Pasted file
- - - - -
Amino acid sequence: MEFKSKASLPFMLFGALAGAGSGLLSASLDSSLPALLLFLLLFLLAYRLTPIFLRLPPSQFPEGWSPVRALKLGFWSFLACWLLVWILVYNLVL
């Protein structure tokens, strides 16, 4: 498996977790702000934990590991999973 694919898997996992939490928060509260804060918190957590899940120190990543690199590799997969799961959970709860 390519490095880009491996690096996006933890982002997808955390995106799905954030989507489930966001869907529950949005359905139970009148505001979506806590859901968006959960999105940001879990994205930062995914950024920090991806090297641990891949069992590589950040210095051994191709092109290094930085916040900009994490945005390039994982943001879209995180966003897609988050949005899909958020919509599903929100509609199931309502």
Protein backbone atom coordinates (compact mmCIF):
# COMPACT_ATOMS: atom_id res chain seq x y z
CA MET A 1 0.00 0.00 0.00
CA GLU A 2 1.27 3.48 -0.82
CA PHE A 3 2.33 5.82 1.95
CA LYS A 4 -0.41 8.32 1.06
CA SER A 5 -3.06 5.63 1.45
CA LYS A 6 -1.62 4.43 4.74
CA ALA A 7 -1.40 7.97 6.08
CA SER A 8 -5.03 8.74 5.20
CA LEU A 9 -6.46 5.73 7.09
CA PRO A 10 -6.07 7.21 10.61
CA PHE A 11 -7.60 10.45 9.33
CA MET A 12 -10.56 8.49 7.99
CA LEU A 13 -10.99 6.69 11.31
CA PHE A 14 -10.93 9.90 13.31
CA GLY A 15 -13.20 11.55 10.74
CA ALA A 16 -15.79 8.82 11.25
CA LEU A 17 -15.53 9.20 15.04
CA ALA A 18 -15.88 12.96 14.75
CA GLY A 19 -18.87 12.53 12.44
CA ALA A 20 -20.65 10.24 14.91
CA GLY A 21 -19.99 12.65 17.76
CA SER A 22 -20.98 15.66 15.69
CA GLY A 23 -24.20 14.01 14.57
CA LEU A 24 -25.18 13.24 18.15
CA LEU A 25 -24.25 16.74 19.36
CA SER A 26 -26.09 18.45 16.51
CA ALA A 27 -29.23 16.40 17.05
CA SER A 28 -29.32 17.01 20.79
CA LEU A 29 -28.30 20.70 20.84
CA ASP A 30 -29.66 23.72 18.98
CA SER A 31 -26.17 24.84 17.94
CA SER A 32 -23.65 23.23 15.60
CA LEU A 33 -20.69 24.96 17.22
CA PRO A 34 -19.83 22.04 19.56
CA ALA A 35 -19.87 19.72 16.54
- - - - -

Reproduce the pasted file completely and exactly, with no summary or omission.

Amino acid sequence: MEFKSKASLPFMLFGALAGAGSGLLSASLDSSLPALLLFLLLFLLAYRLTPIFLRLPPSQFPEGWSPVRALKLGFWSFLACWLLVWILVYNLVL
């Protein structure tokens, strides 16, 4: 498996977790702000934990590991999973 694919898997996992939490928060509260804060918190957590899940120190990543690199590799997969799961959970709860 390519490095880009491996690096996006933890982002997808955390995106799905954030989507489930966001869907529950949005359905139970009148505001979506806590859901968006959960999105940001879990994205930062995914950024920090991806090297641990891949069992590589950040210095051994191709092109290094930085916040900009994490945005390039994982943001879209995180966003897609988050949005899909958020919509599903929100509609199931309502």
Protein backbone atom coordinates (compact mmCIF):
# COMPACT_ATOMS: atom_id res chain seq x y z
CA MET A 1 0.00 0.00 0.00
CA GLU A 2 1.27 3.48 -0.82
CA PHE A 3 2.33 5.82 1.95
CA LYS A 4 -0.41 8.32 1.06
CA SER A 5 -3.06 5.63 1.45
CA LYS A 6 -1.62 4.43 4.74
CA ALA A 7 -1.40 7.97 6.08
CA SER A 8 -5.03 8.74 5.20
CA LEU A 9 -6.46 5.73 7.09
CA PRO A 10 -6.07 7.21 10.61
CA PHE A 11 -7.60 10.45 9.33
CA MET A 12 -10.56 8.49 7.99
CA LEU A 13 -10.99 6.69 11.31
CA PHE A 14 -10.93 9.90 13.31
CA GLY A 15 -13.20 11.55 10.74
CA ALA A 16 -15.79 8.82 11.25
CA LEU A 17 -15.53 9.20 15.04
CA ALA A 18 -15.88 12.96 14.75
CA GLY A 19 -18.87 12.53 12.44
CA ALA A 20 -20.65 10.24 14.91
CA GLY A 21 -19.99 12.65 17.76
CA SER A 22 -20.98 15.66 15.69
CA GLY A 23 -24.20 14.01 14.57
CA LEU A 24 -25.18 13.24 18.15
CA LEU A 25 -24.25 16.74 19.36
CA SER A 26 -26.09 18.45 16.51
CA ALA A 27 -29.23 16.40 17.05
CA SER A 28 -29.32 17.01 20.79
CA LEU A 29 -28.30 20.70 20.84
CA ASP A 30 -29.66 23.72 18.98
CA SER A 31 -26.17 24.84 17.94
CA SER A 32 -23.65 23.23 15.60
CA LEU A 33 -20.69 24.96 17.22
CA PRO A 34 -19.83 22.04 19.56
CA ALA A 35 -19.87 19.72 16.54